High Seas Hero

When Tim Kerr suf­fered a stroke while com­mand­ing the HMCS Al­go­nquin, he’d never en­vis­aged run­ning again, let alone with a 24 kilo­gram ruck­sack on his back

Canadian Running - - DEPARTMENTS - By Dave Car­pen­ter

Tim Kerr’s well ac­quainted with the term “high readi­ness.” As an of­fi­cer in the Royal Cana­dian Navy for 28 years, Kerr par­tic­i­pated in the hunt for Bin Laden af­ter 9-11, pur­sued drug traf­fick­ers in South Amer­ica and chased pi­rates off the coast of So­ma­lia. Yet noth­ing could pre­pare him for his near-death ex­pe­ri­ence while on duty as Cap­tain of the hmcs Al­go­nquin six years ago. Kerr went above and be­yond when com­plet­ing the Voyageur Chal­lenge at the Ta­ma­rack Ot­tawa Race Week­end in May. Not only did Kerr walk the 5k, 10k and half-marathon races to com­plete the chal­lenge, he did so with a ruck­sack on his back, that con­tained two steel plates weigh­ing close to 2 4 kilo­grams. As a re­sult, Kerr raised close to $7,000 in do­na­tions for the Bruyère Foun­da­tion – a cause Kerr’s in­ti­mately fa­mil­iar with. Kerr’s last naval de­ploy­ment saw him at the helm of the hmcs Al­go­nquin in the Pa­cific near Hawaii. Dur­ing a ren­dezvous with other in­ter­na­tional ships, Kerr found a win­dow of down­time and went to work­out on one of the ship’s tread­mills.

“I re­mem­ber run­ning for a few min­utes. The next thing I re­mem­ber is wak­ing up the fol­low­ing day in a hos­pi­tal with a very bad headache, un­able to use my left side,” says Kerr. Forty-three at the time and in good shape, Kerr had suf­fered a hem­or­rhagic stroke, whereby a blood ves­sel bursts and blood com­presses brain tis­sue, caus­ing the tis­sue to start to die.

An un­con­scious Kerr also be­gan to have seizures, but his crew sta­bi­lized and trans­ferred him to a nearby Aus­tralian fri­gate, which sailed at full speed to­ward sout her n Cal­i­for nia . As t he shipped ap­proached the coast , t he Amer­i­can Navy shutt led Kerr from the Al­go­nquin via he­li­copter to a naval hos­pit al near San Diego.

Kerr found out he’d had about a 50 per cent chance of mak­ing it. For­tu­nately the coin f lip went his way. “I was in icu there for about 10 days be­fore I was sta­ble enough to get trans­ferred to the Ot­tawa Civic Hos­pi­tal,” Kerr says.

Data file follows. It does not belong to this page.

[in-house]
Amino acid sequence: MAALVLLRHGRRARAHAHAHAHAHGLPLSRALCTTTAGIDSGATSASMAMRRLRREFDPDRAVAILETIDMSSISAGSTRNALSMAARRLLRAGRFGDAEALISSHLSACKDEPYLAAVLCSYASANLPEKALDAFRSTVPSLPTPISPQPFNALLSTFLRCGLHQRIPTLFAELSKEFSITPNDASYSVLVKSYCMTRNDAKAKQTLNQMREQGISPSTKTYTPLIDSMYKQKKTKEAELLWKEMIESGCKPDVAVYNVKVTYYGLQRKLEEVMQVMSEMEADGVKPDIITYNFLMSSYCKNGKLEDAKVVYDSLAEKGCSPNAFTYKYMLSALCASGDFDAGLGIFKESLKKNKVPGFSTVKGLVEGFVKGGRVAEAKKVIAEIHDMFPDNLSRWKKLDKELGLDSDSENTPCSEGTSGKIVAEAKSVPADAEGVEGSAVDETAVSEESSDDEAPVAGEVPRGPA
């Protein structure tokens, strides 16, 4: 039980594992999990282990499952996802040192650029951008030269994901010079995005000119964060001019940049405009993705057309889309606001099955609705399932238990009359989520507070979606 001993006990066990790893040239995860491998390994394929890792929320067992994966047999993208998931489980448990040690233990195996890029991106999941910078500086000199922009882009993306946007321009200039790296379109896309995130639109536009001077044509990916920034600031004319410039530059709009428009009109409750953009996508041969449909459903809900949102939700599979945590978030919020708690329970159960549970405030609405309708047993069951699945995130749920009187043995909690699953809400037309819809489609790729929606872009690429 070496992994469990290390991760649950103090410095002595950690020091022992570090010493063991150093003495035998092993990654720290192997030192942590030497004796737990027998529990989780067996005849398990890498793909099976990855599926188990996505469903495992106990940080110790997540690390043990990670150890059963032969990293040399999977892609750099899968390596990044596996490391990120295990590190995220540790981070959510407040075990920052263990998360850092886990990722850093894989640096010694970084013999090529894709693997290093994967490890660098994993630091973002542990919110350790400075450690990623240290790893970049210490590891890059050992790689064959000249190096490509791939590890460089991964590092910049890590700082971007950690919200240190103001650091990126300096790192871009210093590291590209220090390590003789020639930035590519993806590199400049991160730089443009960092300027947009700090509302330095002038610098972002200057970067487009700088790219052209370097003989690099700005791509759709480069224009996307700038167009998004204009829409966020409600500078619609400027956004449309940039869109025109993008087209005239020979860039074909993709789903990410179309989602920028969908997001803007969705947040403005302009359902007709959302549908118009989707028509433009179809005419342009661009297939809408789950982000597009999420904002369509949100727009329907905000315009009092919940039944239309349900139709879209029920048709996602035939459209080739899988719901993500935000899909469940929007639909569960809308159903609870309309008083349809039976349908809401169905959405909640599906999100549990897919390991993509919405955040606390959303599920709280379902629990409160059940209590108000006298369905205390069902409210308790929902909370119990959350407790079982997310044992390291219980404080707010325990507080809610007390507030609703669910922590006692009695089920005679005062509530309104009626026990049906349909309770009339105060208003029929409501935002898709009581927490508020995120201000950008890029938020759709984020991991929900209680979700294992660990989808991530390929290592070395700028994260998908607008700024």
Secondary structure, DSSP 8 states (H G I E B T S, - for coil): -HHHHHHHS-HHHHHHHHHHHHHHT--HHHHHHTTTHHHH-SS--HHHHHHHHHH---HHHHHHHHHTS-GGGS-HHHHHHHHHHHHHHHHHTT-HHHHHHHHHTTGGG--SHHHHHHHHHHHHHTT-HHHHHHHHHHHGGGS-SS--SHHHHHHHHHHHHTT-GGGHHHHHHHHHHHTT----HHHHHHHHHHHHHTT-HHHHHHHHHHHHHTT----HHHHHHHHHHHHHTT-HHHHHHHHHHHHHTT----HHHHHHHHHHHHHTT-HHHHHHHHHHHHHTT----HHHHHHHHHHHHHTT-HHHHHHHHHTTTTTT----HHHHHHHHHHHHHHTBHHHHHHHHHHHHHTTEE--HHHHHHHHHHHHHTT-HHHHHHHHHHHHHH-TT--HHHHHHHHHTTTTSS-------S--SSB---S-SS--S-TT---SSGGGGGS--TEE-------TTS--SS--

As Kerr con­tin­ued to re­cover, a bed be­came avail­able at the Élis­a­beth Bruyère Hos­pi­tal stroke re­hab unit in Ot­tawa. Kerr says the hos­pi­tal staff didn’t mince words when de­scrib­ing his treat­ment, which in­cluded on­go­ing and in­ten­sive strength­en­ing and bal­ance work. The staff also made it clear that his re­ha­bil­i­ta­tion would take time, with no guar­an­tees. “I felt a lot of de­spair when I first ar­rived and my progress was slow,” Kerr says. “It was so frus­trat­ing, not know­ing whether

“I re­mem­ber run­ning for a few min­utes. The next thing I re­mem­ber is wak­ing up the fol­low­ing day in a hos­pi­tal with a very bad headache, un­able to use my left side.”

any­thing was go­ing to work again.”

The turn­ing point came at his young daugh­ter So­phie’s birth­day, which Tim and his fam­ily cel­e­brated at Bruyère. “To see my daugh­ter danc­ing around my son and wife it hit home how im­por­tant it was to re­cover and be there for them – to get back to my fam­ily,” he says. Kerr also cred­its his fam­ily’s un­wa­ver­ing sup­port in get­ting him on the road to re­cov­ery, in­clud­ing his fa­ther: “My dad came ev­ery day for a month, 7:30 in the morn­ing to 7:30 at night, just mo­ti­vat­ing me and ad­vo­cat­ing for me, mak­ing sure that I got on with things.”

Slowly, Kerr started to see progress in his re­hab, which mo­ti­vated him fur­ther, and within months he left Bruyère in a walker as an out­pa­tient. A year later, Kerr was back at work, “rewired.”

For this ar­ti­cle, Kerr wanted it known that he had to lighten his load dur­ing the half-marathon por­tion of the Voyageur Chal­lenge in Ot­tawa this past May due to in­creas­ingly in­tense pain in his hip, that stemmed from an in­jury dur­ing a mil­i­tary ex­er­cise in an ar­moured ve­hi­cle years ago. The in­jury caused his fe­mur bone to drive through his hip socket, now held to­gether with pins and a plate.

“I don’t want to be made out as some hero,” says Kerr, of not com­plet­ing the chal­lenge the way he wanted to. That’s OK, Tim, we’ll cut you some slack. To do­nate to the Bruyère Foun­da­tion, go to: bruyere.org/en/Every_ Day_is_a_Gift

ABOVE Tim Kerr on the Bridge of HMCS Al­go­nquin

LEFT Kerr on course at the 2018 Ot­tawa Marathon

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